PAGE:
Last autumn, as the cryptocurrency was hitting new all-time highs, everyone from activist investor Carl Icahn to hedge fund boss Paul Tudor Jones suggested Bitcoin could be the new gold when it came to protecting your assets against rising prices.
Turns out the opposite is true. Today, Bitcoin is worth less than half what it was in November and inflation has jumped to a 30-year high. If you decided to park your cash in Bitcoin at the end of 2021, you’re now getting walloped not only by rising prices but also devaluing Bitcoin.
How did people get it so wrong?
The original argument was that Bitcoin was scarce, like gold. Therefore it should hold its value like the precious metal.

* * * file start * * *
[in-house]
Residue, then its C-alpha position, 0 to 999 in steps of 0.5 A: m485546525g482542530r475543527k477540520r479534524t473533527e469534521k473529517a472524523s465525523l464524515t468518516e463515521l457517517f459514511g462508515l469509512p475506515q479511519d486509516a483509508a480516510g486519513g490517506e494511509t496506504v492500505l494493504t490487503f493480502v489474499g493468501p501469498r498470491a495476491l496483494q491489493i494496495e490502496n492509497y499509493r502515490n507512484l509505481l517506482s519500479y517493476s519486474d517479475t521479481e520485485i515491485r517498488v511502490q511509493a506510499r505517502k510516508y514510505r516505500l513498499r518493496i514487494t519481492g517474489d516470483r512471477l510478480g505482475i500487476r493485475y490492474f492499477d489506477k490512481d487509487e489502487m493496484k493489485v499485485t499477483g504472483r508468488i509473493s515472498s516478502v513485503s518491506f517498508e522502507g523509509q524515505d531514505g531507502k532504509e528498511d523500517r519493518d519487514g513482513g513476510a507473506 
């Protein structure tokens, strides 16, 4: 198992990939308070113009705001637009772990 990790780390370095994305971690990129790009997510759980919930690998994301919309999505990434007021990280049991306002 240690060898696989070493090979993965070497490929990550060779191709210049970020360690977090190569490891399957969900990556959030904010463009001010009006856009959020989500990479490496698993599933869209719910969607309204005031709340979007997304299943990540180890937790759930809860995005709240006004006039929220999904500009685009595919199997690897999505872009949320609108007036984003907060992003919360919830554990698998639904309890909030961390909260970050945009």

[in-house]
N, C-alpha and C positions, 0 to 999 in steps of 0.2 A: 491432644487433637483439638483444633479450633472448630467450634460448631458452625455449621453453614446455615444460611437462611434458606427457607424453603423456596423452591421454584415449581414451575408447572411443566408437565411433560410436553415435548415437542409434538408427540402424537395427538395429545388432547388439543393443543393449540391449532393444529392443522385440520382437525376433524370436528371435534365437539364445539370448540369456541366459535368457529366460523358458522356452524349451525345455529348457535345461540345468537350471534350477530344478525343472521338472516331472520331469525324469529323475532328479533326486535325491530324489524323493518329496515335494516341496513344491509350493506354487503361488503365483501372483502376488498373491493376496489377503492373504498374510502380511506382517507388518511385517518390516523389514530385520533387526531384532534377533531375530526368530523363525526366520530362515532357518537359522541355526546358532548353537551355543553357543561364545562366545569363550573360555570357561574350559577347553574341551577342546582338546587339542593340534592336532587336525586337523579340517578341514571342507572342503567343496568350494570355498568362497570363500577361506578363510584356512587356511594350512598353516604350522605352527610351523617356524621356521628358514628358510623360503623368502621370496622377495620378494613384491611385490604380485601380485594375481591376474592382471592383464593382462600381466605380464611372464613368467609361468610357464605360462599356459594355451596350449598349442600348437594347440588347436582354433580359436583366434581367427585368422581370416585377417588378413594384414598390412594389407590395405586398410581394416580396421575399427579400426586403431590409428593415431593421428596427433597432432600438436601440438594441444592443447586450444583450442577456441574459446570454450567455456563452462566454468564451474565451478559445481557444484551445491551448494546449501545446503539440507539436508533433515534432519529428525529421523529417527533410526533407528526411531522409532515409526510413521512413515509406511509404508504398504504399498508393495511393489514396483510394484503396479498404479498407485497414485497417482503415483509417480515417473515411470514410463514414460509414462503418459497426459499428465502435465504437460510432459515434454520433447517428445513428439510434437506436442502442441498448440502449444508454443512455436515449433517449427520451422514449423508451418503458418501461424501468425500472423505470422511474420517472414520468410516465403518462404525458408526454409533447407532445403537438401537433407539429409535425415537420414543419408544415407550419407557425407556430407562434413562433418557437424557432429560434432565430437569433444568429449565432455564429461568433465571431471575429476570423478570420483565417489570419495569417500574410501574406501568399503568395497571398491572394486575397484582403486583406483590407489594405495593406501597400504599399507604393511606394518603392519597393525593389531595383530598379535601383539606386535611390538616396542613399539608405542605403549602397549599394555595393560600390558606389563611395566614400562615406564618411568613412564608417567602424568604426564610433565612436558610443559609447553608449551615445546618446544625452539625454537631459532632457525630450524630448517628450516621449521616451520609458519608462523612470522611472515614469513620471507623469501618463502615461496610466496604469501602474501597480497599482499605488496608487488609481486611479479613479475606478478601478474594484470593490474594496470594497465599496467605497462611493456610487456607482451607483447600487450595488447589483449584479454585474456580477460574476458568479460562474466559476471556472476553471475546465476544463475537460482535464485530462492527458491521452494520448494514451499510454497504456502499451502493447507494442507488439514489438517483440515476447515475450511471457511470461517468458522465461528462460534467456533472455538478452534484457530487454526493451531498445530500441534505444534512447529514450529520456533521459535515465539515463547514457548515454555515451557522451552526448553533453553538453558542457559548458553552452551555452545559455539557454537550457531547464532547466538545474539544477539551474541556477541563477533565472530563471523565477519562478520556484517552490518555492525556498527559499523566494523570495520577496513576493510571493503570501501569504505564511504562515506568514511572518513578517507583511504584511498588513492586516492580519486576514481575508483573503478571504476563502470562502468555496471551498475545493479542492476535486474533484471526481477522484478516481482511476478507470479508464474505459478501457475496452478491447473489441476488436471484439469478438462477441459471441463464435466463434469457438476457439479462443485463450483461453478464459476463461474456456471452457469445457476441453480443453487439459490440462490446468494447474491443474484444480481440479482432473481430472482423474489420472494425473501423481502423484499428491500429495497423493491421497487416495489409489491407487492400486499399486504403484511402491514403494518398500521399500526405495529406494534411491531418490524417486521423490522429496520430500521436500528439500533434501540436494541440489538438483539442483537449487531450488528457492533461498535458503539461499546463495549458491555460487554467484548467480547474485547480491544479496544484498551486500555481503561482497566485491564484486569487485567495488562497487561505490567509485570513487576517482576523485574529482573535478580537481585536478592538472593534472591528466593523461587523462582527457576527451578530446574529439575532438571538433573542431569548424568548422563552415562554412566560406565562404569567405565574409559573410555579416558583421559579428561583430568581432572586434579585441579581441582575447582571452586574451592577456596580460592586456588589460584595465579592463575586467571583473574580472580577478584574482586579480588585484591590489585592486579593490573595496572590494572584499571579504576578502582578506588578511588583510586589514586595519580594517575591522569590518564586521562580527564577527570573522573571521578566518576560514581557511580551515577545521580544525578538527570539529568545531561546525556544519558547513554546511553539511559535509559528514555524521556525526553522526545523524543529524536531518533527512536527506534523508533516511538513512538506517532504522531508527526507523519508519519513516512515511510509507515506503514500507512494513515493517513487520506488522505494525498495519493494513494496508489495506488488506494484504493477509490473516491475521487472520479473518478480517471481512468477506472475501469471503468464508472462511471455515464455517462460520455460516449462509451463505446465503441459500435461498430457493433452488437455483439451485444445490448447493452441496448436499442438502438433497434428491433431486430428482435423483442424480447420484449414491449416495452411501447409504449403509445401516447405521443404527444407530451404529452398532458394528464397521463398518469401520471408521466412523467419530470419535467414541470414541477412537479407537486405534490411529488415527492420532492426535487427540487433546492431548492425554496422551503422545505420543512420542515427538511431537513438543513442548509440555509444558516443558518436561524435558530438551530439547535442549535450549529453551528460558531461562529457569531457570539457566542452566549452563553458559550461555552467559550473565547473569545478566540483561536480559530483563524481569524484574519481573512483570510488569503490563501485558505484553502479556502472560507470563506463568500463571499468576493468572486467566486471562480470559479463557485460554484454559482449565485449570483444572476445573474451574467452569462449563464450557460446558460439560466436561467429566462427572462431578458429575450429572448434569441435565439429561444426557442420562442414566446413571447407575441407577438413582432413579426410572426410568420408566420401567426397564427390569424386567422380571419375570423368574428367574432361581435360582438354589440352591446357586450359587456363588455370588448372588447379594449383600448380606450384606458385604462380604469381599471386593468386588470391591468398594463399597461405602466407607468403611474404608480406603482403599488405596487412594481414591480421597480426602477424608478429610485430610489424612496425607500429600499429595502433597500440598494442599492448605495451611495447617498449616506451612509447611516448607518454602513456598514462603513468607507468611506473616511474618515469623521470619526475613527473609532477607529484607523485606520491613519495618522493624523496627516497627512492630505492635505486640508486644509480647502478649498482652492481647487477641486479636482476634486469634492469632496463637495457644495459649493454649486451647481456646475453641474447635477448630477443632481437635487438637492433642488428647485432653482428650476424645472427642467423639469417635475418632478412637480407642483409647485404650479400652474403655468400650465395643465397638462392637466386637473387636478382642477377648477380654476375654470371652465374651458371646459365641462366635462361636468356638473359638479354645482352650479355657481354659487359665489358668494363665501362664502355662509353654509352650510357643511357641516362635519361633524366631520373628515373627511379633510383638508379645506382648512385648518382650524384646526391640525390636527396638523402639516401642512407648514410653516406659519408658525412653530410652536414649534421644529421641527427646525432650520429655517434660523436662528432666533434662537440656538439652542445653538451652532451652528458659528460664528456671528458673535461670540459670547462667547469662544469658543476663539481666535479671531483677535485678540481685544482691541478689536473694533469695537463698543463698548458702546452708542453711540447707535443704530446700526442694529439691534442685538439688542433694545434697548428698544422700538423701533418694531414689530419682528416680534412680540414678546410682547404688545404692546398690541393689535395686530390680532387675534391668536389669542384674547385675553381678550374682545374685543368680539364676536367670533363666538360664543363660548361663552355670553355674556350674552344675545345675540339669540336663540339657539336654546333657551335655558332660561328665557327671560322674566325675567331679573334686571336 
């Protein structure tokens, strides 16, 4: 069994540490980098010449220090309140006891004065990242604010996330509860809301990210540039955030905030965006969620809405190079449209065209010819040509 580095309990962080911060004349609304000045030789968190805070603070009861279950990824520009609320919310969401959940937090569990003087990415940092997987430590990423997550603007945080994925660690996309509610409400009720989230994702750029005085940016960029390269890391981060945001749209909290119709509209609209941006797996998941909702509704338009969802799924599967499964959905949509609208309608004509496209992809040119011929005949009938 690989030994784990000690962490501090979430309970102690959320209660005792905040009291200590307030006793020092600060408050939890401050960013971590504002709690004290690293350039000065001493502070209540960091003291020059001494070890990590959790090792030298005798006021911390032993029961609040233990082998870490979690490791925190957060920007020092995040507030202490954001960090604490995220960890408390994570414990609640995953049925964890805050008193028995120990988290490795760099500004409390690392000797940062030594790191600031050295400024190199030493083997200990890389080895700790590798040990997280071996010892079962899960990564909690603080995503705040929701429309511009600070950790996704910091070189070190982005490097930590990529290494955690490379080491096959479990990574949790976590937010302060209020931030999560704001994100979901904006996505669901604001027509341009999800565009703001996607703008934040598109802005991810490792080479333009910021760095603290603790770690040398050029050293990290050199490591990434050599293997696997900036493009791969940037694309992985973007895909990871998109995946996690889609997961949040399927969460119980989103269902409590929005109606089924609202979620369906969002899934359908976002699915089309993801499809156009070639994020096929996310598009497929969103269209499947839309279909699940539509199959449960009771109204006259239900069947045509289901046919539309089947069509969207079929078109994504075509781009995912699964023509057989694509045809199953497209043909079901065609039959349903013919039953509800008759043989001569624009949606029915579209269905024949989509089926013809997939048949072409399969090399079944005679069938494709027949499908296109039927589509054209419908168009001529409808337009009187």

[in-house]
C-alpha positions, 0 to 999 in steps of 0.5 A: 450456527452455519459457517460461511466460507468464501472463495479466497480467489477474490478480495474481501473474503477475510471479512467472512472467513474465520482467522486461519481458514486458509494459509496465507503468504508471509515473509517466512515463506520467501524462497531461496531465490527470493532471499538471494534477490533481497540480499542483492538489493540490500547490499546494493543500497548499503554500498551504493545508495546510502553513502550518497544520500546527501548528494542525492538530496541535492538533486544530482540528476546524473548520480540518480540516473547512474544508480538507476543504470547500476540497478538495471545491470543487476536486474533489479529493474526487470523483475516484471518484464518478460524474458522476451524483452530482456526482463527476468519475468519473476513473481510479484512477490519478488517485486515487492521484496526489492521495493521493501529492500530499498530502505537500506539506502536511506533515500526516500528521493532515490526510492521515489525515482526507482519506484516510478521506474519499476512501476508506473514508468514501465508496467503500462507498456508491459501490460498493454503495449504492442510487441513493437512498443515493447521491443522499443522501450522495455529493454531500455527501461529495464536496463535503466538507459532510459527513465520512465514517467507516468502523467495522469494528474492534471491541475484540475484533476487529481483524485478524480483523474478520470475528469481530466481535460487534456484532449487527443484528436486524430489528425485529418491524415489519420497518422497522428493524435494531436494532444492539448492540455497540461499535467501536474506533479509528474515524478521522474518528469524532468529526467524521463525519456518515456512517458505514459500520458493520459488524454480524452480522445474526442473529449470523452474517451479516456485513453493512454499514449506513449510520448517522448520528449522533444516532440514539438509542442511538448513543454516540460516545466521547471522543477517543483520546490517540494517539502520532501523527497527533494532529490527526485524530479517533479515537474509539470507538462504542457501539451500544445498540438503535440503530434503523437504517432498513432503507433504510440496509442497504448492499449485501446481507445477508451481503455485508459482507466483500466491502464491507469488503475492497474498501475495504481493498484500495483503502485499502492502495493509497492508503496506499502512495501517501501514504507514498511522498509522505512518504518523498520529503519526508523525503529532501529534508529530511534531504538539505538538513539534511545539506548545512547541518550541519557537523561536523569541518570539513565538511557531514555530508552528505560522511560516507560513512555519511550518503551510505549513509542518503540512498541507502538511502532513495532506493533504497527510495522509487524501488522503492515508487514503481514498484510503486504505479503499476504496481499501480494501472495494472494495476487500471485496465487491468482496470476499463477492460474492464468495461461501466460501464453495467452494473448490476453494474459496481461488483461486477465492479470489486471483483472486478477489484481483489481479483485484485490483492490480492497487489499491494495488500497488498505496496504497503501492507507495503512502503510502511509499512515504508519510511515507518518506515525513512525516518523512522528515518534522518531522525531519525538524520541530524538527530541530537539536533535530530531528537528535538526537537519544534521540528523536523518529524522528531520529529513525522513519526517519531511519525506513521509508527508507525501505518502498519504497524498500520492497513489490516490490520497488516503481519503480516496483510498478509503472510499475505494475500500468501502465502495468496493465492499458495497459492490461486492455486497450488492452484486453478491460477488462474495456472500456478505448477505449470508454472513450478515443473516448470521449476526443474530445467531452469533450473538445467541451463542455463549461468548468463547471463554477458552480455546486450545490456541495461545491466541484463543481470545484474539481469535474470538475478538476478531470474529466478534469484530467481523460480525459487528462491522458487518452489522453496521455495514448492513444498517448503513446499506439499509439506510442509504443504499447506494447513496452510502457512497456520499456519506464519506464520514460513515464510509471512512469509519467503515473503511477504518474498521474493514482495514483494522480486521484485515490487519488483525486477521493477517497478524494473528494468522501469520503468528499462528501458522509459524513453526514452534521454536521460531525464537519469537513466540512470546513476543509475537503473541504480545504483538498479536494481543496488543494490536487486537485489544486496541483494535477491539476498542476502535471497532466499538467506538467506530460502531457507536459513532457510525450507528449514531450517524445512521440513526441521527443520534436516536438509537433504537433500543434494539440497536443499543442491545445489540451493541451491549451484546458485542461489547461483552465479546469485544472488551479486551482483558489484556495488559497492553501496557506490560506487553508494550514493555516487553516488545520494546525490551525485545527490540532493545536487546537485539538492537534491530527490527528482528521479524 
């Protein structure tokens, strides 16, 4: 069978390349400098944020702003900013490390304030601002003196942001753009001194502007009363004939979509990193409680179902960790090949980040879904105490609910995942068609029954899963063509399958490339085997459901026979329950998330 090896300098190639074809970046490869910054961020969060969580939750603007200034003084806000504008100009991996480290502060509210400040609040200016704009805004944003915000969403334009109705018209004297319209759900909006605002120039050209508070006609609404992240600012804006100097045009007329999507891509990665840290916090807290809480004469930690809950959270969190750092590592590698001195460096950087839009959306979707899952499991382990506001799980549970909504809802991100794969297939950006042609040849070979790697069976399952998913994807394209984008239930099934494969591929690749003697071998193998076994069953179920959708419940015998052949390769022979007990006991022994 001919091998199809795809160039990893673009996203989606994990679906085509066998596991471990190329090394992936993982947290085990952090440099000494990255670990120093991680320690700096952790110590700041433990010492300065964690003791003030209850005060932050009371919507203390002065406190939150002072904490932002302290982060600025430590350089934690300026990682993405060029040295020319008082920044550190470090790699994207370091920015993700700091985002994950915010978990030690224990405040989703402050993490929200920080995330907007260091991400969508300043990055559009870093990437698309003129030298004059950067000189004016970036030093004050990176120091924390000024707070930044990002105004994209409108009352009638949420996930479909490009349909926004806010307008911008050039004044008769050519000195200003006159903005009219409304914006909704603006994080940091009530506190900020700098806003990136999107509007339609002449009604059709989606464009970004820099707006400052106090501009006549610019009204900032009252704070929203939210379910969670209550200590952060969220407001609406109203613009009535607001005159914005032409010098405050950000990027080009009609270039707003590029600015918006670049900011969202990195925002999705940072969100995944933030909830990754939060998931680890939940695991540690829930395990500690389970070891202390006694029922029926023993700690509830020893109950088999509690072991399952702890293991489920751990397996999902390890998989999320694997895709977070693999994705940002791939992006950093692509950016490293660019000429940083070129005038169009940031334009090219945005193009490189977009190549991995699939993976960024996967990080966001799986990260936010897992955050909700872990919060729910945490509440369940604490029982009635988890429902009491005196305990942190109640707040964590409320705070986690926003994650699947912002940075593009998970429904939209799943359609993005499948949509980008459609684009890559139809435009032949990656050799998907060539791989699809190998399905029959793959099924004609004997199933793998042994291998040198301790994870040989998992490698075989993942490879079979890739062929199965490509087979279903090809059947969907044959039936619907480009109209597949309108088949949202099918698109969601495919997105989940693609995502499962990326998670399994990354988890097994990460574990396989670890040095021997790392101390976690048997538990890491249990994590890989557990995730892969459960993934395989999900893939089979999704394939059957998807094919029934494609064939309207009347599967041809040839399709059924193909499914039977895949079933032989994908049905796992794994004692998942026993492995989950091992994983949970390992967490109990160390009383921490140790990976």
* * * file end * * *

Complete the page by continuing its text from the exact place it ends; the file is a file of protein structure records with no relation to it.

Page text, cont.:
At the time, detractors pointed out Bitcoin had never actually been through a period of high inflation. There was no guarantee it would hold its value. So it has proved.
One problem is the fact professional investors don’t treat Bitcoin like gold — they see it as risky.
Recent economic storm clouds have sparked a huge sell-off for all sorts of risky assets since the start of March, including Bitcoin. Rising interest rates pushed investors into boring but stable businesses like utilities. Bitcoin’s slump has mirrored the fall in the tech-heavy Nasdaq on Wall Street.
Another challenge: many small-time investors who got into crypto and meme stocks during the pandemic used borrowed money for their bets, hoping for outsized gains.
In a falling market, that can spark a doom loop of selling as lenders call in loans or ask for more capital to back them.
Many Bitcoin true believers are now shaking their fists at Fed boss Jay Powell, blaming him for spoiling the party with rate rises.
But for more traditional finance types who always had doubts, it’s a case of: “I told you so.”
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